Watch the full video below and ask yourself the question: Is it time for you to let go of the wheel?

~ Marilyn Weiss

President & Founding Partner

 

Monthly Musings with Marilyn: Tamable Problems

Recently I stumbled upon a thought-provoking piece in The New Yorker that really got me thinking about the different types of problems we face in the world. The excerpt below is a portion from the article that piqued my interest and forced me to ask the question, “what kinds of problems does qualitative research solve?”

Excerpt: “In 1973, two social scientists, Horst Rittel and Melvin Webber, defined a class of problems they called “wicked problems.” Wicked problems are messy, ill-defined, more complex than we fully grasp, and open to multiple interpretations based on one’s point of view. They are problems such as poverty, obesity, where to put a new highway—or how to make sure that people have adequate health care.They are the opposite of “tame problems,” which can be crisply defined, completely understood, and fixed through technical solutions. Tame problems are not necessarily simple—they include putting a man on the moon or devising a cure for diabetes. They are, however, solvable. Solutions to tame problems either work or they don’t.”

At Sivo Insights it isn’t our goal to solve the “wicked” problems like world peace or hunger. It is our job however to help solve the “tame” problems through keen observation and creative techniques. So what does a “tame” problem look like? Perhaps it’s uncovering how shoppers navigate a store shelf? Or maybe it’s evaluating packaging design, identifying the target consumer for a product, or determining the how users navigate your website? The one thing that all of these issues have in common is that they are 100% solvable, tamable problems. It simply works or it doesn’t. Our job as qualitative researchers is to find the solution that does work. From Communication Checks, In-Store Research, Shop-Alongs to Product Concept Testing, we provide real solutions to some of the most complex “tame” problems. As long as you can define the problem we will find the answers.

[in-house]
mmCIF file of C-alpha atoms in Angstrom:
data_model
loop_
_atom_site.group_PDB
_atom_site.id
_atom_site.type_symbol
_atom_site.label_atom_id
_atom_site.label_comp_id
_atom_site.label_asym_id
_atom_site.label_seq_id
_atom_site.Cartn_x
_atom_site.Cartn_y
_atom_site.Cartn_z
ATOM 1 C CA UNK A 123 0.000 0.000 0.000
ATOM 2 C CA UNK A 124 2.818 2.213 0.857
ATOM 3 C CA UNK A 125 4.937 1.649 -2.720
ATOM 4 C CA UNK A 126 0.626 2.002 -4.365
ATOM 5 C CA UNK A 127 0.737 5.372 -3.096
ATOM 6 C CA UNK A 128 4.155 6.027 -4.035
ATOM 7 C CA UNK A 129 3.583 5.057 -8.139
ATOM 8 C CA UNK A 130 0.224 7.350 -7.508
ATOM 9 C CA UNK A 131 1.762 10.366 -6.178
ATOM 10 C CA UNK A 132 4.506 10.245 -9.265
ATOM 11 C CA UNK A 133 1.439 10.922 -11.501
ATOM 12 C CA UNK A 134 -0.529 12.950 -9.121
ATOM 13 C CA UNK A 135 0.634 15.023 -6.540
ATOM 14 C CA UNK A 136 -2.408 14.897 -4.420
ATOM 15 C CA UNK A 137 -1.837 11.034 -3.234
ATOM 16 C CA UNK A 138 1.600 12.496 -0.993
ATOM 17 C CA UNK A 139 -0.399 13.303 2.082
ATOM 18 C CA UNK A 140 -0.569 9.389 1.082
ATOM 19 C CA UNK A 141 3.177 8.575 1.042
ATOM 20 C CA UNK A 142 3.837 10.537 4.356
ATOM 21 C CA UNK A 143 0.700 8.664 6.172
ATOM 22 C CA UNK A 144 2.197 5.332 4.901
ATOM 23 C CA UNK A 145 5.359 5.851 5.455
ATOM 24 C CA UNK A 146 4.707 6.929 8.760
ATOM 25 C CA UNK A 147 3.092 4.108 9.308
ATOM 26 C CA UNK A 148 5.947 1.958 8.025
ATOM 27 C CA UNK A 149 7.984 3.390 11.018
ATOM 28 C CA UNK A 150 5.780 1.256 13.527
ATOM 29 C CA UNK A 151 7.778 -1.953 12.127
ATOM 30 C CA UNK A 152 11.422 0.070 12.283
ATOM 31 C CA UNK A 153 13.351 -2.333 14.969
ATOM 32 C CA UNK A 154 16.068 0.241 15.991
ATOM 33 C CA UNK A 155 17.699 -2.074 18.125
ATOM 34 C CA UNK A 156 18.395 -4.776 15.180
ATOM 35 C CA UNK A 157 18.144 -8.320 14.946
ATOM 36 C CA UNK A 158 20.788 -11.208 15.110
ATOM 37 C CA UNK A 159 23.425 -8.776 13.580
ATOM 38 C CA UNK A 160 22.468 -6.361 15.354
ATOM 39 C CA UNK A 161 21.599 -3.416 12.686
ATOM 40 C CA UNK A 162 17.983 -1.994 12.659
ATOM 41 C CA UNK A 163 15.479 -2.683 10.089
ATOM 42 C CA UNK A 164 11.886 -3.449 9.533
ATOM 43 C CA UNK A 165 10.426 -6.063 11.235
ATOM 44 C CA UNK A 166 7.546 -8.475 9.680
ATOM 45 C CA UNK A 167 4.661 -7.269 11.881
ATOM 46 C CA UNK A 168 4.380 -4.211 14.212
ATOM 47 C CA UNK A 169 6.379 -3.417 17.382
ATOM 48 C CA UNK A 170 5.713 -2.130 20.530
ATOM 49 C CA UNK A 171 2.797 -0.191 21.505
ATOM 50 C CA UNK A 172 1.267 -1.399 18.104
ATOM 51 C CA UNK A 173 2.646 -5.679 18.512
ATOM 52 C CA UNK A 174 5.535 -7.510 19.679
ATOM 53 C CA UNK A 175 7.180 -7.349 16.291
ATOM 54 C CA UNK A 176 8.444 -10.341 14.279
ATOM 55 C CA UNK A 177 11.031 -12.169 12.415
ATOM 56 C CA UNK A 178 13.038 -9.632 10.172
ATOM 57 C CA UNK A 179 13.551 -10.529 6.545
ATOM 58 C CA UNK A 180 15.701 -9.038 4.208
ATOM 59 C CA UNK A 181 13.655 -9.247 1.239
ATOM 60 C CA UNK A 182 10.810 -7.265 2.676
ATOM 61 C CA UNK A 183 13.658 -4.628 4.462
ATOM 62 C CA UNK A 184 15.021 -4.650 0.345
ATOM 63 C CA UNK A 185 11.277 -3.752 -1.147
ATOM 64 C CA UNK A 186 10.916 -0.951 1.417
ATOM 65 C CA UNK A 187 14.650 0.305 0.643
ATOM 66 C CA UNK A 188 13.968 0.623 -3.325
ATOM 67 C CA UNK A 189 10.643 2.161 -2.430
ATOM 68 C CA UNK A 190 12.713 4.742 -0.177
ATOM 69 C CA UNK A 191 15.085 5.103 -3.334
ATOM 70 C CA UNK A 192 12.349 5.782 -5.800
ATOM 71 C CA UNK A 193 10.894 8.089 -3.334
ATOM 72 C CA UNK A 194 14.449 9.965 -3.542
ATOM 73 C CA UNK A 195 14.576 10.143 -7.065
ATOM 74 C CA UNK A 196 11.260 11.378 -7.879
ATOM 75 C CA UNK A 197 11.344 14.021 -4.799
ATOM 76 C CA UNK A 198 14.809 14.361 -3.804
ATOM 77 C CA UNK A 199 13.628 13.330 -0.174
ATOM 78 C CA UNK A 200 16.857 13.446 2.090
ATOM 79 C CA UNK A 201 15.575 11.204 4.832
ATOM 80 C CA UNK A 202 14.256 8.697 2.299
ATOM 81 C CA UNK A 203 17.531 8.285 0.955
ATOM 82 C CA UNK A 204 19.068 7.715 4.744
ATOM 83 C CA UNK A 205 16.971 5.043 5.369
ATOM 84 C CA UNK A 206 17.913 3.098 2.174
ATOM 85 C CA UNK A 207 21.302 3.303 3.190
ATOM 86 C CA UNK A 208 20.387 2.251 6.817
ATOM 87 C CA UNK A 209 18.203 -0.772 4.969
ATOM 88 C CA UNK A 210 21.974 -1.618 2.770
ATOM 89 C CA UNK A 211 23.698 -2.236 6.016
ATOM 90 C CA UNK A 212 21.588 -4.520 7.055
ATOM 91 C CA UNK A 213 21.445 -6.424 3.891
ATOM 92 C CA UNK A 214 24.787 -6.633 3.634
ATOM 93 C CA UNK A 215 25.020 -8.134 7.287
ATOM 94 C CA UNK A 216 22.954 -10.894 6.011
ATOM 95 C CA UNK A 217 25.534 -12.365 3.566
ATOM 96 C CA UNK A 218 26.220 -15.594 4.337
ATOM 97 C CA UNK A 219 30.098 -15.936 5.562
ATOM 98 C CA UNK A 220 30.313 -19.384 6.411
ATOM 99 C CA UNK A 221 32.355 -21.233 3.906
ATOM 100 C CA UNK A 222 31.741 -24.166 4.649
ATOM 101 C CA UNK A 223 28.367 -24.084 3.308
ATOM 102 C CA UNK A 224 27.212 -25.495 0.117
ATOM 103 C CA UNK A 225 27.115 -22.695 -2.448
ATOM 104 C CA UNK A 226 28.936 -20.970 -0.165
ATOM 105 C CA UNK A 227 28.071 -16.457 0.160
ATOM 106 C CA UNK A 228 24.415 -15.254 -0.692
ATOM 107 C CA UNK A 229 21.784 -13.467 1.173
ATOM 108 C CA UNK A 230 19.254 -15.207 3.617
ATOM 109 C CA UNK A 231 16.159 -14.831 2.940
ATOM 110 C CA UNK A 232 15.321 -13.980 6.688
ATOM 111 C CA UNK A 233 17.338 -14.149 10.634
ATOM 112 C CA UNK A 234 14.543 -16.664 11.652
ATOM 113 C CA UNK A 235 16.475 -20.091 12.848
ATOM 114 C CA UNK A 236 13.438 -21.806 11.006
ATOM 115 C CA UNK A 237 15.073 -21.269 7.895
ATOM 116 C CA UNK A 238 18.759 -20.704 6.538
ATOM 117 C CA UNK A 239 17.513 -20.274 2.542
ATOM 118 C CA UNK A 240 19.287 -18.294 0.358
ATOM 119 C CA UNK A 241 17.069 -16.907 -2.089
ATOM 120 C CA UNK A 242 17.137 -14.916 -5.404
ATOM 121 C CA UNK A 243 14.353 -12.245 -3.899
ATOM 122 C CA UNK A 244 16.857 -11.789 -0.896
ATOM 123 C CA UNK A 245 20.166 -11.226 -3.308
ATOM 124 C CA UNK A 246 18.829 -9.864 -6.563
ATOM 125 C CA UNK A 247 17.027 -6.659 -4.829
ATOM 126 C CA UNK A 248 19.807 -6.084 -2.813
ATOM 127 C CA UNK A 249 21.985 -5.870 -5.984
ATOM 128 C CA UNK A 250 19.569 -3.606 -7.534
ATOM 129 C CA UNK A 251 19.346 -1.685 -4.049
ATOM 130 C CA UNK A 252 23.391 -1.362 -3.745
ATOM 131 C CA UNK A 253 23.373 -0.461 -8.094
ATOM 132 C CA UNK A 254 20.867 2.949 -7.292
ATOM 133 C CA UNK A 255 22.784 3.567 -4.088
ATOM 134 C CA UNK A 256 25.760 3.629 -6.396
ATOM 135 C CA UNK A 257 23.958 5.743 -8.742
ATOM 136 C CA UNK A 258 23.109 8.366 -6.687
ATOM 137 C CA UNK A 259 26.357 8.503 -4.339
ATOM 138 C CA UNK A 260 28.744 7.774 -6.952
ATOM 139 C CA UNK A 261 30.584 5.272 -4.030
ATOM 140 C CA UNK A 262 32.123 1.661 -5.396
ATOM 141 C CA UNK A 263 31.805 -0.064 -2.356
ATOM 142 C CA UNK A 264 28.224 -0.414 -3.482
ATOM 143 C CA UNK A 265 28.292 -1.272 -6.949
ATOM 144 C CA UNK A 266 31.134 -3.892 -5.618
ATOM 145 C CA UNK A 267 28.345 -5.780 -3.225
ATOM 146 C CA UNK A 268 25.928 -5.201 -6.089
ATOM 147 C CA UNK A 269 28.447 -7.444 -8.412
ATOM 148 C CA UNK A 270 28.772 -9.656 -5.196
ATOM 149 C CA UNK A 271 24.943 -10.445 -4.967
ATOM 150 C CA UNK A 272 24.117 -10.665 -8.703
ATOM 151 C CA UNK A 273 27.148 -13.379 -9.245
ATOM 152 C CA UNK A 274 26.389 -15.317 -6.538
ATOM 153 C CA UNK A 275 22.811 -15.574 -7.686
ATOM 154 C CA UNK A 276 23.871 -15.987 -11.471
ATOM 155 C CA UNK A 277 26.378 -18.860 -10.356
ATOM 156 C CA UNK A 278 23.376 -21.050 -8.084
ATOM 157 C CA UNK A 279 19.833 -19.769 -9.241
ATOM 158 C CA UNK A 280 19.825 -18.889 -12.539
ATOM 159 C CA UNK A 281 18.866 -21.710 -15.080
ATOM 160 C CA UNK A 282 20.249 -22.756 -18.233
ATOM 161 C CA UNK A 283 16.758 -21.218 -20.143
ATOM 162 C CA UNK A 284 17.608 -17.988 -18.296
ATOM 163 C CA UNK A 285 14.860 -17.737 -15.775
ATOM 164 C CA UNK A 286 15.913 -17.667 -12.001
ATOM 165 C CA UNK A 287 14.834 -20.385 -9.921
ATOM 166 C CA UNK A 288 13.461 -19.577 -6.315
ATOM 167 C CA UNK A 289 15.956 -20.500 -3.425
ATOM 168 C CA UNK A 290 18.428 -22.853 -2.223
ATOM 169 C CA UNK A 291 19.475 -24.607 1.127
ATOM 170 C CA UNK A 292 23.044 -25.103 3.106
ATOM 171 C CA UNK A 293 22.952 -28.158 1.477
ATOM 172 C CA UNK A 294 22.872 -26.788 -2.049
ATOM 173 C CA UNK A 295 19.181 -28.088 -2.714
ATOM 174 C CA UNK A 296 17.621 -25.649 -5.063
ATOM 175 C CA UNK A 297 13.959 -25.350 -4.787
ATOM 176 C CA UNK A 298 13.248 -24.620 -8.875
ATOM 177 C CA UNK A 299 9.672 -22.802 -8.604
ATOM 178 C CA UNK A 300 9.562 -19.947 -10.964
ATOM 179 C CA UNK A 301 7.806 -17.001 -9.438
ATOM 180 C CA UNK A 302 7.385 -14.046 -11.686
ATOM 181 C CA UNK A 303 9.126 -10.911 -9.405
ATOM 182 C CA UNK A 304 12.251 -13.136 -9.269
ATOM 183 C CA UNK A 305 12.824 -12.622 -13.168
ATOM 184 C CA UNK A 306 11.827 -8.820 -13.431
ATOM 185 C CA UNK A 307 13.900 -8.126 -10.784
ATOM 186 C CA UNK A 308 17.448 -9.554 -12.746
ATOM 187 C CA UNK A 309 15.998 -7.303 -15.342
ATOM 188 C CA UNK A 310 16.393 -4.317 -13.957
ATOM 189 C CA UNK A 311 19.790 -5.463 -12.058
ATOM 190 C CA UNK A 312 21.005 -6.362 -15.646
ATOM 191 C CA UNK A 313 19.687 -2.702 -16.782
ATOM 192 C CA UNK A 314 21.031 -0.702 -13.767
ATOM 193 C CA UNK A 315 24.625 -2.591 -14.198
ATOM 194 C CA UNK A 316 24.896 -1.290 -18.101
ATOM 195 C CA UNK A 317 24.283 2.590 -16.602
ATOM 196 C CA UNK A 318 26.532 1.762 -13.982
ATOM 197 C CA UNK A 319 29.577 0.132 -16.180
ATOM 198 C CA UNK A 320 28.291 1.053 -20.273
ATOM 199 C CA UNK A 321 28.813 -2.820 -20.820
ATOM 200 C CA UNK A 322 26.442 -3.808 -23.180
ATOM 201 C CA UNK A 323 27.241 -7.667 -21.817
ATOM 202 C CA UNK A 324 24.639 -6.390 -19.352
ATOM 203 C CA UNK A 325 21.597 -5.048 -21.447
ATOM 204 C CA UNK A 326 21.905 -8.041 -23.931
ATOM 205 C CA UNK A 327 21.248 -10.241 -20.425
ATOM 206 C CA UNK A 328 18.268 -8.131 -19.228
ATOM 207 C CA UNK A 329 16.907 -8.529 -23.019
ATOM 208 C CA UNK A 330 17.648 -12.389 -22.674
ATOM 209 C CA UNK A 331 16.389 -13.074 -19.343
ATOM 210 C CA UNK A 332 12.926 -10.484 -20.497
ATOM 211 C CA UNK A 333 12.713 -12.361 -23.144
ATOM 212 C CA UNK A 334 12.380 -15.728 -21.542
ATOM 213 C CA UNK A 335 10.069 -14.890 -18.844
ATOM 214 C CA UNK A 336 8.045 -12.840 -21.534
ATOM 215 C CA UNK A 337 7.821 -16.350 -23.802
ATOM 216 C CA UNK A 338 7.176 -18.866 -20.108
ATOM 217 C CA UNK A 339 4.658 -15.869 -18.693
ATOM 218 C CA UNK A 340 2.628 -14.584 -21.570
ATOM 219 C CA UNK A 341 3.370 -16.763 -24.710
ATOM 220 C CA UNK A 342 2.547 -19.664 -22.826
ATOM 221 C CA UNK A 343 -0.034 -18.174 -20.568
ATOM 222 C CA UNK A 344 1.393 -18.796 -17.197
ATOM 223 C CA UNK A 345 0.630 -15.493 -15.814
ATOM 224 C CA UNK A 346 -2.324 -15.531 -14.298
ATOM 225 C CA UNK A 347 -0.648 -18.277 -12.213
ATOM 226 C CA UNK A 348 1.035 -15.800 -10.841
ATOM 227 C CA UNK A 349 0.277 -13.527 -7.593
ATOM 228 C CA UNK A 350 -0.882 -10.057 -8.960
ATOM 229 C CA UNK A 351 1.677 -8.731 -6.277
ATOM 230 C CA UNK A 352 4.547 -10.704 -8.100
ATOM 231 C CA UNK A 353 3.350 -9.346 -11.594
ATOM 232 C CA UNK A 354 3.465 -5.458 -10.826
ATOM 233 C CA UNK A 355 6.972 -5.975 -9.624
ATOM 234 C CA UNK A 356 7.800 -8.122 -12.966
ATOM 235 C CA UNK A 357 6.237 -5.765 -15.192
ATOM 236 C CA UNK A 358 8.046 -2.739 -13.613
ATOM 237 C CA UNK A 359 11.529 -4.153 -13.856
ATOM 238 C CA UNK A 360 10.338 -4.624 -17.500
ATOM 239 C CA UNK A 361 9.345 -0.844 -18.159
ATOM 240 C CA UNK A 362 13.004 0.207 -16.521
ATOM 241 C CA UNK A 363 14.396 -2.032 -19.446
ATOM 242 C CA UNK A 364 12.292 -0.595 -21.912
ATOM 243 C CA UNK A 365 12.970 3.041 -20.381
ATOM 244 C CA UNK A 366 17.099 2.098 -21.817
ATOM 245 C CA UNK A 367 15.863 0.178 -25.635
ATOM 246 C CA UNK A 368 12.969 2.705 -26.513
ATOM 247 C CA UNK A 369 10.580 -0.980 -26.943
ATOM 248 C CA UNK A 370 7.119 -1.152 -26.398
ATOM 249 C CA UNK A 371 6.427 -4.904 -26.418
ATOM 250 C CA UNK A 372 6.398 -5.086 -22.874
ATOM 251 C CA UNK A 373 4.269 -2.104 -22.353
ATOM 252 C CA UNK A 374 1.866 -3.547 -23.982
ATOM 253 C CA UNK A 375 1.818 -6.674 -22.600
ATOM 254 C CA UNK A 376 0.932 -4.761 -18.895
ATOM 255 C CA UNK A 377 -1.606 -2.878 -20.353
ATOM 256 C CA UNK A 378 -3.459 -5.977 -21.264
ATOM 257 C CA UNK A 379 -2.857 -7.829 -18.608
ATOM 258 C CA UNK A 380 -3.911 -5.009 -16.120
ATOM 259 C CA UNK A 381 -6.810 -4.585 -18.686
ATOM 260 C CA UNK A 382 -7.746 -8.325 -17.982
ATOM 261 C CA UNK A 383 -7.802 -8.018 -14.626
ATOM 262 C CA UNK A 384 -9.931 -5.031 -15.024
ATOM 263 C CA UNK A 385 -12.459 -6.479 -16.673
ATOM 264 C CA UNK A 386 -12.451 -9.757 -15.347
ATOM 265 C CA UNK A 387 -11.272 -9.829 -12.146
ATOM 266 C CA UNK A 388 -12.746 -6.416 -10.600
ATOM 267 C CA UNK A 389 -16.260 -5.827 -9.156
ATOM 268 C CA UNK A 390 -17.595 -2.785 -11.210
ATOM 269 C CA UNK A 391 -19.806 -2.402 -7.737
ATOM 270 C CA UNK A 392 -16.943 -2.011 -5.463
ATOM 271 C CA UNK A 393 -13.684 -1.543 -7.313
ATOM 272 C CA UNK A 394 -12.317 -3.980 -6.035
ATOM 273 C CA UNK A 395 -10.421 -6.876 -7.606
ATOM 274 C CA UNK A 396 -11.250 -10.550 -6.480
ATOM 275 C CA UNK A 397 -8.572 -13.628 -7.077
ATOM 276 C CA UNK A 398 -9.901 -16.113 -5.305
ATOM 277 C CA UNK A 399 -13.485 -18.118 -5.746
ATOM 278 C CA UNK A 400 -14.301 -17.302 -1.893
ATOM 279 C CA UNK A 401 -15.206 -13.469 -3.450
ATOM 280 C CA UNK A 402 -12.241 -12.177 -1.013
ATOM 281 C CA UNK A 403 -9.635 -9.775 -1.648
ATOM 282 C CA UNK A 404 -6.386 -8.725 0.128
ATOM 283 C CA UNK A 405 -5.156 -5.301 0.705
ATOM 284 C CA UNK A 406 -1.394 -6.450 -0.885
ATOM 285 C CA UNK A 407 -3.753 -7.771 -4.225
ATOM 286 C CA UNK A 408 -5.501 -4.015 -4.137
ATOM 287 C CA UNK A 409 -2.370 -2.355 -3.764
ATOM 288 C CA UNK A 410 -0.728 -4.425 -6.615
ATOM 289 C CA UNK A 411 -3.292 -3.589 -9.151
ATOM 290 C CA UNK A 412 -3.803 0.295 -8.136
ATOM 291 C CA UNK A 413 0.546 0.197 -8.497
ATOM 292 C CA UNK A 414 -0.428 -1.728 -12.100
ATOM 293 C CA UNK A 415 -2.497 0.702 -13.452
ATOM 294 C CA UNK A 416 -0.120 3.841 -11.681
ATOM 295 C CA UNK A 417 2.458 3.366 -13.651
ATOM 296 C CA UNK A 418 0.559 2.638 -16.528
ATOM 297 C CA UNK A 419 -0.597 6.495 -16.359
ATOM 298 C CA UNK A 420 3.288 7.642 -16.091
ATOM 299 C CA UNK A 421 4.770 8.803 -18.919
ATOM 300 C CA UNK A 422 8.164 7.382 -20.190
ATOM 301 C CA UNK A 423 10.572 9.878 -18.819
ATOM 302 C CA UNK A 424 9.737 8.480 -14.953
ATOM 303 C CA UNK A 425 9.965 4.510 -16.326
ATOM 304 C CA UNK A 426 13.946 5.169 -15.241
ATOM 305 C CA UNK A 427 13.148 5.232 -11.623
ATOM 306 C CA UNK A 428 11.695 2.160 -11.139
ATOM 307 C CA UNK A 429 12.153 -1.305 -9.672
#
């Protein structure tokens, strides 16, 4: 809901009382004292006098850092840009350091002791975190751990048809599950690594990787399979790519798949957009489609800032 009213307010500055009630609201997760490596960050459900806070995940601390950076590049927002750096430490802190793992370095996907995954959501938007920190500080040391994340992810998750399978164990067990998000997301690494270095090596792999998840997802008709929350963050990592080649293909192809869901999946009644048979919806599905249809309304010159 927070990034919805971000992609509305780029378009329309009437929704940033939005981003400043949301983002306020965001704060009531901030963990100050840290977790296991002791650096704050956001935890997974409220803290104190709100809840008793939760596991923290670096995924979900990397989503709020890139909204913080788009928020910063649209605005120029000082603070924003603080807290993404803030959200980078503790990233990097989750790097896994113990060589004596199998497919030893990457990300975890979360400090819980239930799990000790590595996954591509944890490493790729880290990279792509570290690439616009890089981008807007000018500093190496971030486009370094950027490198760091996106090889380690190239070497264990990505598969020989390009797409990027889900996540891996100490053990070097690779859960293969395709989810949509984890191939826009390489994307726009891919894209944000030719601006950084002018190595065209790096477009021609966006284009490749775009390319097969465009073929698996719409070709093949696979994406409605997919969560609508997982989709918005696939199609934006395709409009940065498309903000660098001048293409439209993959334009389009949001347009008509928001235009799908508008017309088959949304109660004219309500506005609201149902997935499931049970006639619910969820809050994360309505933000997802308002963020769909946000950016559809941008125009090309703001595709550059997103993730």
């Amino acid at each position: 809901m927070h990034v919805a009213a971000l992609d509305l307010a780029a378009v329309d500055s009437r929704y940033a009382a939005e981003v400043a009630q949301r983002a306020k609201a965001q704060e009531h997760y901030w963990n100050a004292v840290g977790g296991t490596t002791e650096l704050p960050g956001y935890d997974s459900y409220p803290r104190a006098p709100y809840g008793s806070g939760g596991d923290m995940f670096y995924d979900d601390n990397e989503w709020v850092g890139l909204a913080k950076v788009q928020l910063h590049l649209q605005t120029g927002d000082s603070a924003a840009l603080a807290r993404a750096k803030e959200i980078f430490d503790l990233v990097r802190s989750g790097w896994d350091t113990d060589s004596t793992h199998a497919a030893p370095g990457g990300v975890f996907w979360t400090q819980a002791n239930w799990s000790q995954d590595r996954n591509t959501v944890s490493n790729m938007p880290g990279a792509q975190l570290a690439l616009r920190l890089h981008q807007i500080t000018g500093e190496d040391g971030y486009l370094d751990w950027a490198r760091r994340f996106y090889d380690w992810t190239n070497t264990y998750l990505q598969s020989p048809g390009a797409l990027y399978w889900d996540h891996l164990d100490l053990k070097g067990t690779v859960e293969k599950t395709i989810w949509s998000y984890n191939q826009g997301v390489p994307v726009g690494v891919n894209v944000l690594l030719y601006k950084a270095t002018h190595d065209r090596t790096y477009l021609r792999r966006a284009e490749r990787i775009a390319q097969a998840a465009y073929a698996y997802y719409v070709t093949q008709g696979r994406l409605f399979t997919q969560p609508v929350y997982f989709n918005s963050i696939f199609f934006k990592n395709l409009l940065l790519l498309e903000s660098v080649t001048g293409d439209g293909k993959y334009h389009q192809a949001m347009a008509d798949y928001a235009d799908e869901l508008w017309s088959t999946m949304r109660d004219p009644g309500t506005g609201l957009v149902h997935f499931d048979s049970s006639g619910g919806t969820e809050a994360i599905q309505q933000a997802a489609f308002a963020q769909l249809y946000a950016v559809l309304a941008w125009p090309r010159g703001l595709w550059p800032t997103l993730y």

~Marilyn Weiss

President & Founding Partner

Click here to read the full article: http://www.newyorker.com/online/blogs/comment/2012/06/something-wicked-this-way-comes.html

 

 

Research, Rhythm & Revealing the Truth


We live in a world where technology is constantly changing and evolving. And while this means better products, sleeker designs and more innovative devices, it also means a highly fluctuating and challenging landscape for marketers.  Take a look at the music business for example; in the last 25 years we’ve gone from cassette tapes to CD’s to MP3’s, not to mention the birth of music piracy and services like iTunes, Amazon and Spotify. So how do music marketers keep up with all of these changes while maintaining their consumers interest in purchasing their music? It turns out qualitative research may hold the answers.

A recent article from Research-Live.com titled, “Sounds of Success,” explains why research may play a critical role in the future of the music business.  This means starting from the user’s perspective/the consumer, instead of beginning from the viewpoint of a company’s strategy or product. Click the link below to read the full article and learn how in-depth research and the power of positioning is helping the music business discover the truth about consumers and develop new possibilities for the future:

Full Article:

http://www.research-live.com/features/sounds-of-success/4007678.article

 

 

 

CONNECT WITH US

At SIVO Insights, we are passionate about what we do and eager to put our collective skills to work for you.

To get the right solutions for your research needs, give us a call or send us an email. Or, just fill out the form on your right and we’ll get back to you shortly.

We can't wait to hear from you!
612-567-6830
SIVO Insights, Inc.
3185 Fernbrook Lane N
Plymouth, MN 55447
Fields marked with an * are required

Get SIVO Insights and News

Delivered Monthly to your Email Inbox.

You have successfully subscribed to SIVO Insights and News

There was an error while trying to send your request. Please try again.